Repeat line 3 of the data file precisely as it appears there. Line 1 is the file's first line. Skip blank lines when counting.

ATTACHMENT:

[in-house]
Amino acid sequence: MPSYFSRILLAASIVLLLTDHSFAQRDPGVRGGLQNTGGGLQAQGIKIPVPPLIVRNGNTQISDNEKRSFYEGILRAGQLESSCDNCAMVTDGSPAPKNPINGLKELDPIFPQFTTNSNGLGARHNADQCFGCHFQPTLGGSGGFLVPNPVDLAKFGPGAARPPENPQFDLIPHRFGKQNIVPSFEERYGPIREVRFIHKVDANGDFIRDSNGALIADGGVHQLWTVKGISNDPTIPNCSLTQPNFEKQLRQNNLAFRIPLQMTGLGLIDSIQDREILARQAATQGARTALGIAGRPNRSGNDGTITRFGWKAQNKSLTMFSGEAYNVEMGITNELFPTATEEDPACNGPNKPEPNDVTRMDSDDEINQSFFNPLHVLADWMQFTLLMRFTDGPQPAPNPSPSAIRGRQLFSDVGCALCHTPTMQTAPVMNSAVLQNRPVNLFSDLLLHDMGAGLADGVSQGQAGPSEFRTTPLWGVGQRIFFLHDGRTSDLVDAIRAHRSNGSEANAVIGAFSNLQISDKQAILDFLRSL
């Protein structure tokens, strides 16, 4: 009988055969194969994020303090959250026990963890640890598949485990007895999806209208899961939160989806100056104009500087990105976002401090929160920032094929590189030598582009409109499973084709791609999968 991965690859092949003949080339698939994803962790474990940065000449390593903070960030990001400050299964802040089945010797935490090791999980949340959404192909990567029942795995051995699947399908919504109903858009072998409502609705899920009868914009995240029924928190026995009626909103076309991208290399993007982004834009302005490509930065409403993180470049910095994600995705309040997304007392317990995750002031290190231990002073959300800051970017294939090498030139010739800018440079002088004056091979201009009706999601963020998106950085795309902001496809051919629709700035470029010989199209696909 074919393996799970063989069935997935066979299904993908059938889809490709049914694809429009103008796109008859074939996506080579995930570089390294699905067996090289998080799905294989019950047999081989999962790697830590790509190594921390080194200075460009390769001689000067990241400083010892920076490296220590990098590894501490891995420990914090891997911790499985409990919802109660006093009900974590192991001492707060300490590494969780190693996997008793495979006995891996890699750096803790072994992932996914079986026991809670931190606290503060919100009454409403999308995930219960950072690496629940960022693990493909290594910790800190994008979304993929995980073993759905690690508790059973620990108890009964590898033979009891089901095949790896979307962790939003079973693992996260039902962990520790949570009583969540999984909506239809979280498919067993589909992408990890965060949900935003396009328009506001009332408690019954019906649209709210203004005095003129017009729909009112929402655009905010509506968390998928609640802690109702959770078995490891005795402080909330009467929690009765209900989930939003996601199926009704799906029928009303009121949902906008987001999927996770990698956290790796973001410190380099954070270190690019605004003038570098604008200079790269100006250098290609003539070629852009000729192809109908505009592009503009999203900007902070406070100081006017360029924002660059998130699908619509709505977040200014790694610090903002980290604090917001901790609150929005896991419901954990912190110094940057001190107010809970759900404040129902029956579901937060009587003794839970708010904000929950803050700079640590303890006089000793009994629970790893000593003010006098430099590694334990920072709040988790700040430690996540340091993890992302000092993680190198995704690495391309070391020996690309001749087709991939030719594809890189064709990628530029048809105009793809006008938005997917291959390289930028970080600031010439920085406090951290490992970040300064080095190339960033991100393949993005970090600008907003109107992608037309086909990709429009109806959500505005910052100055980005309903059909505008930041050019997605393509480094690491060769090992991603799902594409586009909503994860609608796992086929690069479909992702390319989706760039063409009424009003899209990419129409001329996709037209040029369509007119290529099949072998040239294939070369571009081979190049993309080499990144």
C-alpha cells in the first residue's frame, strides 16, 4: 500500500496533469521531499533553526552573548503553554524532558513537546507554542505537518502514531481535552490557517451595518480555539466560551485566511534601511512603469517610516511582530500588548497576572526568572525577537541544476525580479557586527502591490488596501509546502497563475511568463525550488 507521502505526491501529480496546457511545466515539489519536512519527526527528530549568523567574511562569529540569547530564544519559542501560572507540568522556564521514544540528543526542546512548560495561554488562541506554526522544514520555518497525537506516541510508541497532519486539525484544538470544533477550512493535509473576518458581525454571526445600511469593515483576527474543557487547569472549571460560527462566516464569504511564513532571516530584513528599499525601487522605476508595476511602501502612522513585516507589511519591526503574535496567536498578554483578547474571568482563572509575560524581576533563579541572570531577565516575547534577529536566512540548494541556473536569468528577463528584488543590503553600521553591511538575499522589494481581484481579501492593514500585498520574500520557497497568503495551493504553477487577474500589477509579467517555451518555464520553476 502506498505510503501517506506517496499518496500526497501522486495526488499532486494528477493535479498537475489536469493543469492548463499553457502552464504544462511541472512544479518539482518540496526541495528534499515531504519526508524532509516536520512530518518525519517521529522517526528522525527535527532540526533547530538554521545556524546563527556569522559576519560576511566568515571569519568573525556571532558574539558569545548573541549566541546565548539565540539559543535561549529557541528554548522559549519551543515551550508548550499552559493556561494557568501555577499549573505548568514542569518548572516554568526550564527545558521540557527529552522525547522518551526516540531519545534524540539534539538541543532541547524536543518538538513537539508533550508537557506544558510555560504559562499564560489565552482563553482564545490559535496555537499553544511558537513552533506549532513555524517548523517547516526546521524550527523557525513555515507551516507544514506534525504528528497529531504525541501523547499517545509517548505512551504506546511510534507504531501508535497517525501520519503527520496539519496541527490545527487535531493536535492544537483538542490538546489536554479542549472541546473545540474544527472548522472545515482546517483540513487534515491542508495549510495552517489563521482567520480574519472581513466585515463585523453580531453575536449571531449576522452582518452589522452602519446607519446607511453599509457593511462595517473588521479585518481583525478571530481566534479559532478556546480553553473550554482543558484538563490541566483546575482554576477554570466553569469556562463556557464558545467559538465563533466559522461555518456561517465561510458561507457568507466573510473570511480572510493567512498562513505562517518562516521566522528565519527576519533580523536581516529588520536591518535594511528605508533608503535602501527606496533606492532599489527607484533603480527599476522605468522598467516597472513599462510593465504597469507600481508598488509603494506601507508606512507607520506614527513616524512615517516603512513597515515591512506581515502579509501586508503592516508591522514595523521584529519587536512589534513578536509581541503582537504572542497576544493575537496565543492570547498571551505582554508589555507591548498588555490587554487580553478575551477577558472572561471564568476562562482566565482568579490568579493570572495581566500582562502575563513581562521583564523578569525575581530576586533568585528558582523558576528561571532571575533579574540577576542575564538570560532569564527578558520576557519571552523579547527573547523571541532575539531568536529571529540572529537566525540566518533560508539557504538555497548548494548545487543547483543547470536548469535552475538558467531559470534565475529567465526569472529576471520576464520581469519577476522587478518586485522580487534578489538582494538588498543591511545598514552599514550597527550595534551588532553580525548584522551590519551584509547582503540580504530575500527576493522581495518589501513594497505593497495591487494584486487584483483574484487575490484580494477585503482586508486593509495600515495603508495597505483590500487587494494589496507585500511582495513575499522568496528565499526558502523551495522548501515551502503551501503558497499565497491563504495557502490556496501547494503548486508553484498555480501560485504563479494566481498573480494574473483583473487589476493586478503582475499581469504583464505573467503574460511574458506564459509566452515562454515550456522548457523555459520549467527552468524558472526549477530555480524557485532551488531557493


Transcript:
């Protein structure tokens, strides 16, 4: 009988055969194969994020303090959250026990963890640890598949485990007895999806209208899961939160989806100056104009500087990105976002401090929160920032094929590189030598582009409109499973084709791609999968 991965690859092949003949080339698939994803962790474990940065000449390593903070960030990001400050299964802040089945010797935490090791999980949340959404192909990567029942795995051995699947399908919504109903858009072998409502609705899920009868914009995240029924928190026995009626909103076309991208290399993007982004834009302005490509930065409403993180470049910095994600995705309040997304007392317990995750002031290190231990002073959300800051970017294939090498030139010739800018440079002088004056091979201009009706999601963020998106950085795309902001496809051919629709700035470029010989199209696909 074919393996799970063989069935997935066979299904993908059938889809490709049914694809429009103008796109008859074939996506080579995930570089390294699905067996090289998080799905294989019950047999081989999962790697830590790509190594921390080194200075460009390769001689000067990241400083010892920076490296220590990098590894501490891995420990914090891997911790499985409990919802109660006093009900974590192991001492707060300490590494969780190693996997008793495979006995891996890699750096803790072994992932996914079986026991809670931190606290503060919100009454409403999308995930219960950072690496629940960022693990493909290594910790800190994008979304993929995980073993759905690690508790059973620990108890009964590898033979009891089901095949790896979307962790939003079973693992996260039902962990520790949570009583969540999984909506239809979280498919067993589909992408990890965060949900935003396009328009506001009332408690019954019906649209709210203004005095003129017009729909009112929402655009905010509506968390998928609640802690109702959770078995490891005795402080909330009467929690009765209900989930939003996601199926009704799906029928009303009121949902906008987001999927996770990698956290790796973001410190380099954070270190690019605004003038570098604008200079790269100006250098290609003539070629852009000729192809109908505009592009503009999203900007902070406070100081006017360029924002660059998130699908619509709505977040200014790694610090903002980290604090917001901790609150929005896991419901954990912190110094940057001190107010809970759900404040129902029956579901937060009587003794839970708010904000929950803050700079640590303890006089000793009994629970790893000593003010006098430099590694334990920072709040988790700040430690996540340091993890992302000092993680190198995704690495391309070391020996690309001749087709991939030719594809890189064709990628530029048809105009793809006008938005997917291959390289930028970080600031010439920085406090951290490992970040300064080095190339960033991100393949993005970090600008907003109107992608037309086909990709429009109806959500505005910052100055980005309903059909505008930041050019997605393509480094690491060769090992991603799902594409586009909503994860609608796992086929690069479909992702390319989706760039063409009424009003899209990419129409001329996709037209040029369509007119290529099949072998040239294939070369571009081979190049993309080499990144």